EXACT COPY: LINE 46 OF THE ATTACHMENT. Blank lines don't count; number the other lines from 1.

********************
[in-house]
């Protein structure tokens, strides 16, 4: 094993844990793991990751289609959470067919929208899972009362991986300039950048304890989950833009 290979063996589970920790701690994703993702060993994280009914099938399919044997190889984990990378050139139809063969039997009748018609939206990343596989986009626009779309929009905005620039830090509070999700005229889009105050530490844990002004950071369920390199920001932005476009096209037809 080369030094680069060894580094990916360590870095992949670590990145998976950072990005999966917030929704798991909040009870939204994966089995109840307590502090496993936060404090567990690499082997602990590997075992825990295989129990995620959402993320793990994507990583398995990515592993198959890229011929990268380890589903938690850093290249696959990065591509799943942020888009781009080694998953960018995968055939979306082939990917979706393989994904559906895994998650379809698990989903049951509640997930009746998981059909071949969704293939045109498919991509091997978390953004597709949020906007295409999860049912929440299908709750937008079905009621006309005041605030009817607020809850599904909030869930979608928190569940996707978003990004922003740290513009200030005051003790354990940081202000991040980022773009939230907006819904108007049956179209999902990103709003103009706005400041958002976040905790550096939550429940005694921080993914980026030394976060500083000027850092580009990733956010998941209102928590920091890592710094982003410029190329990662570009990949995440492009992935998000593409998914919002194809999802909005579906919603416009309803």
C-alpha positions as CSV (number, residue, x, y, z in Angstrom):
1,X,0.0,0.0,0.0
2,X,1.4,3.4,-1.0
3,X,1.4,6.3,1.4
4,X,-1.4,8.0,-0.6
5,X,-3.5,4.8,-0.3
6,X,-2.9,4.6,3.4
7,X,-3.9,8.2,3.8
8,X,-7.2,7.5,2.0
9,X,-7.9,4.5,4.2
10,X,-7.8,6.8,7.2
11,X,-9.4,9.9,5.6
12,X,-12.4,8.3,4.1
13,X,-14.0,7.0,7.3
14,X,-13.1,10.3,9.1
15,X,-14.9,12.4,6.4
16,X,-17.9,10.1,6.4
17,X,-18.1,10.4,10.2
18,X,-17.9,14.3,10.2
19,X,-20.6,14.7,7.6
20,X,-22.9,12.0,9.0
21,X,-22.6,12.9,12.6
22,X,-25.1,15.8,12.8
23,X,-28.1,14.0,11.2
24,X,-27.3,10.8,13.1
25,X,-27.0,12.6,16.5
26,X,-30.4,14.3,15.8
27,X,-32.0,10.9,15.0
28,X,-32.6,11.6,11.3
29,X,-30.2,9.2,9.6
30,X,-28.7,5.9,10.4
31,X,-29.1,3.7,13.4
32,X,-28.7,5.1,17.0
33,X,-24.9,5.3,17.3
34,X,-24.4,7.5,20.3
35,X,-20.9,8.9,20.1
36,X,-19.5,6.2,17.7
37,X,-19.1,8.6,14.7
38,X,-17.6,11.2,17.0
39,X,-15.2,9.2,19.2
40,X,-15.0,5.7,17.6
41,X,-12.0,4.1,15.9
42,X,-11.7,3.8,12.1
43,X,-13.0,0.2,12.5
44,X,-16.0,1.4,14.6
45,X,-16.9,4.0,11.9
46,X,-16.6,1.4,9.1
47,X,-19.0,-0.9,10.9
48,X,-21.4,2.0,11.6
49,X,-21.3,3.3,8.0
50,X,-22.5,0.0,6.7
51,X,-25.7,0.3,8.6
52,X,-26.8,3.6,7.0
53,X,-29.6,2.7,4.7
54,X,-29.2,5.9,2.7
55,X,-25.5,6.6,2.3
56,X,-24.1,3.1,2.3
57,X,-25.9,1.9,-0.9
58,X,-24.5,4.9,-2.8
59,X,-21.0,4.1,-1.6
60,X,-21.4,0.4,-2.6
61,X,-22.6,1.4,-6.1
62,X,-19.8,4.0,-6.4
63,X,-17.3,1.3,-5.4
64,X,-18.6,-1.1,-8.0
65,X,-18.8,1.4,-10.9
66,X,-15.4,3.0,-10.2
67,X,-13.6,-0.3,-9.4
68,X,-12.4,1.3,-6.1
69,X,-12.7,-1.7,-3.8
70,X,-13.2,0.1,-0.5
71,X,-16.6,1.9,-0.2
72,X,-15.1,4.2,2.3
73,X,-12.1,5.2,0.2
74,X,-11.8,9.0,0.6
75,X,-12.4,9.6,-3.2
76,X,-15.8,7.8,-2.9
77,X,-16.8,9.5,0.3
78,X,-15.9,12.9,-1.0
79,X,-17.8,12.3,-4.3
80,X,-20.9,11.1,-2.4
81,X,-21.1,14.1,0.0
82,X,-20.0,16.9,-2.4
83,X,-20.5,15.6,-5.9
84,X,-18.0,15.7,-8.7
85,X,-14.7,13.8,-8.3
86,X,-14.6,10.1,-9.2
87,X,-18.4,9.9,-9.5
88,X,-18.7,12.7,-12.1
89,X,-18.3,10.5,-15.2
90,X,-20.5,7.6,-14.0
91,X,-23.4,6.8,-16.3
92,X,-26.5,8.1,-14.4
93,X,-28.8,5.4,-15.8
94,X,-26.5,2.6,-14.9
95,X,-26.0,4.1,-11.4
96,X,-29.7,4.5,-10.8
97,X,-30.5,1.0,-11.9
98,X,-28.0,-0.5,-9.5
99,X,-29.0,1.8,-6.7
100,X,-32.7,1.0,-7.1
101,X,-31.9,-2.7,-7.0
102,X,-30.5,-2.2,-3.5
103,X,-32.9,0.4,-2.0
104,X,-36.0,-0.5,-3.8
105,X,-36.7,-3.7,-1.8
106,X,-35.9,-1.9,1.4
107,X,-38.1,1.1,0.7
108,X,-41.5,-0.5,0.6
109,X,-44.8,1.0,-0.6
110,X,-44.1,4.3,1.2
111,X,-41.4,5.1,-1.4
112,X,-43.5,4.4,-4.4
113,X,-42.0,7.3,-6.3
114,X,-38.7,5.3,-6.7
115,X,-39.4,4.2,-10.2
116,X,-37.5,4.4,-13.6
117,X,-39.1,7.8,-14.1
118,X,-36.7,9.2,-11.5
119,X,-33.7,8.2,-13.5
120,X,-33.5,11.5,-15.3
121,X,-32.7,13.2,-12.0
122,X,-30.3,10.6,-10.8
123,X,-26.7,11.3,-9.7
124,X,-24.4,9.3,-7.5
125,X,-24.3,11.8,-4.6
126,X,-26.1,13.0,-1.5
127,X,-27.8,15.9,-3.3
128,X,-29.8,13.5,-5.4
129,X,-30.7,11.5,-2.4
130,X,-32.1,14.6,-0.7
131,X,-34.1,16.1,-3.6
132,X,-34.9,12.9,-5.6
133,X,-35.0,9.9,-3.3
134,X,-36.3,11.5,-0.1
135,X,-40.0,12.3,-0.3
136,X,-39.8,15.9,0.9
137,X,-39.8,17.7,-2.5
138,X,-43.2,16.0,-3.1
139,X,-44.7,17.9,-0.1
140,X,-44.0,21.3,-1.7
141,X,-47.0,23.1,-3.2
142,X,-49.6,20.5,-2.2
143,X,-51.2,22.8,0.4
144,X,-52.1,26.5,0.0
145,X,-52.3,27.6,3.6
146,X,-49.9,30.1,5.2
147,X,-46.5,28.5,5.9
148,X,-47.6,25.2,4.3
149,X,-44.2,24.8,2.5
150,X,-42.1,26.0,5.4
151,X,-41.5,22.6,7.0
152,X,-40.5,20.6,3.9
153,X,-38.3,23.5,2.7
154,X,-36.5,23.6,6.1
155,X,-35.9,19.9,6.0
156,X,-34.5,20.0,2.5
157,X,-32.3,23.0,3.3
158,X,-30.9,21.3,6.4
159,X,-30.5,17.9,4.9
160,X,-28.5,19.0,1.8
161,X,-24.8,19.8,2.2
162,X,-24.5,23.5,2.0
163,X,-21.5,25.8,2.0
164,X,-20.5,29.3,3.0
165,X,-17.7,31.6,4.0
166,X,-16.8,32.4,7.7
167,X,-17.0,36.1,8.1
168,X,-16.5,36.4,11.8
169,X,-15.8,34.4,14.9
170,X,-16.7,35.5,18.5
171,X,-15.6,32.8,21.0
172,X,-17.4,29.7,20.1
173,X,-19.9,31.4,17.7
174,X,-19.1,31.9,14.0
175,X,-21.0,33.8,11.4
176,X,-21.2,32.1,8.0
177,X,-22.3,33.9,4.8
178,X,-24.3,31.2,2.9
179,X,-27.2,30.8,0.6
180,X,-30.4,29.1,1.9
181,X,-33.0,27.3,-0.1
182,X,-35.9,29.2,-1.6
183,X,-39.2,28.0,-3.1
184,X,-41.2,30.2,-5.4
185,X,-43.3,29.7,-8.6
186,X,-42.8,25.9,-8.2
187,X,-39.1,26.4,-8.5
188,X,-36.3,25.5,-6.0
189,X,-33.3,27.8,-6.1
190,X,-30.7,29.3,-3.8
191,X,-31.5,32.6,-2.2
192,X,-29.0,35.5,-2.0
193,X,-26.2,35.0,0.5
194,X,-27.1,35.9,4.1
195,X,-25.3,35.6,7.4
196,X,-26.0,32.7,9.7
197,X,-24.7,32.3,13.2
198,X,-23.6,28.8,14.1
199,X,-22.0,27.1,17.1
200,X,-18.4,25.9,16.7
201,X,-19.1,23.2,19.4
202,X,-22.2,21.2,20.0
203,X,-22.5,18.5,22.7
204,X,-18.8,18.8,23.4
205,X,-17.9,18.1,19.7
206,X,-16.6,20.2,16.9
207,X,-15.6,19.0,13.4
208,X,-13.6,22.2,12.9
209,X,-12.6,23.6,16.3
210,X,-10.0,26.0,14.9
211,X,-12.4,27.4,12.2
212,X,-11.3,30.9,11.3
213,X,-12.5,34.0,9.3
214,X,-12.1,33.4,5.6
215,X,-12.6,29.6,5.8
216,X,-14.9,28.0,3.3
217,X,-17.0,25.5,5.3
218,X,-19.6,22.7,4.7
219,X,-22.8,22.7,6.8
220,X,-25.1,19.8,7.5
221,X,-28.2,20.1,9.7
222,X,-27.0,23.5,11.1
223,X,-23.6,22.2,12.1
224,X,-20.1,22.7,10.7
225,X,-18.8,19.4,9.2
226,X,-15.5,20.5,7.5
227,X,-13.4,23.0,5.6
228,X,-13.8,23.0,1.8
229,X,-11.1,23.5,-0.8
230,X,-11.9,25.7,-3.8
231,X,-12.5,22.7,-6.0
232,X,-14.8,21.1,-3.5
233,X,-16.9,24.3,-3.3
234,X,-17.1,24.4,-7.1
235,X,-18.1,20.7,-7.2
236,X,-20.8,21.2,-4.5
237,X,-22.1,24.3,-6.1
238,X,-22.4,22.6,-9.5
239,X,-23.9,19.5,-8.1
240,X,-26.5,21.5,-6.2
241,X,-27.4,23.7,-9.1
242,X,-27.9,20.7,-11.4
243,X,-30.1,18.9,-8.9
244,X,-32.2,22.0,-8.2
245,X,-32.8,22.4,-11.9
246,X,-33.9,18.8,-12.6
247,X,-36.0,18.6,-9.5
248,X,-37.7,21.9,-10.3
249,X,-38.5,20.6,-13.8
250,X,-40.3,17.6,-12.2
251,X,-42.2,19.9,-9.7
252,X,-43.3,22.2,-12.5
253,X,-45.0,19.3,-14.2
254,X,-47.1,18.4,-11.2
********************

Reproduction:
43,X,-13.0,0.2,12.5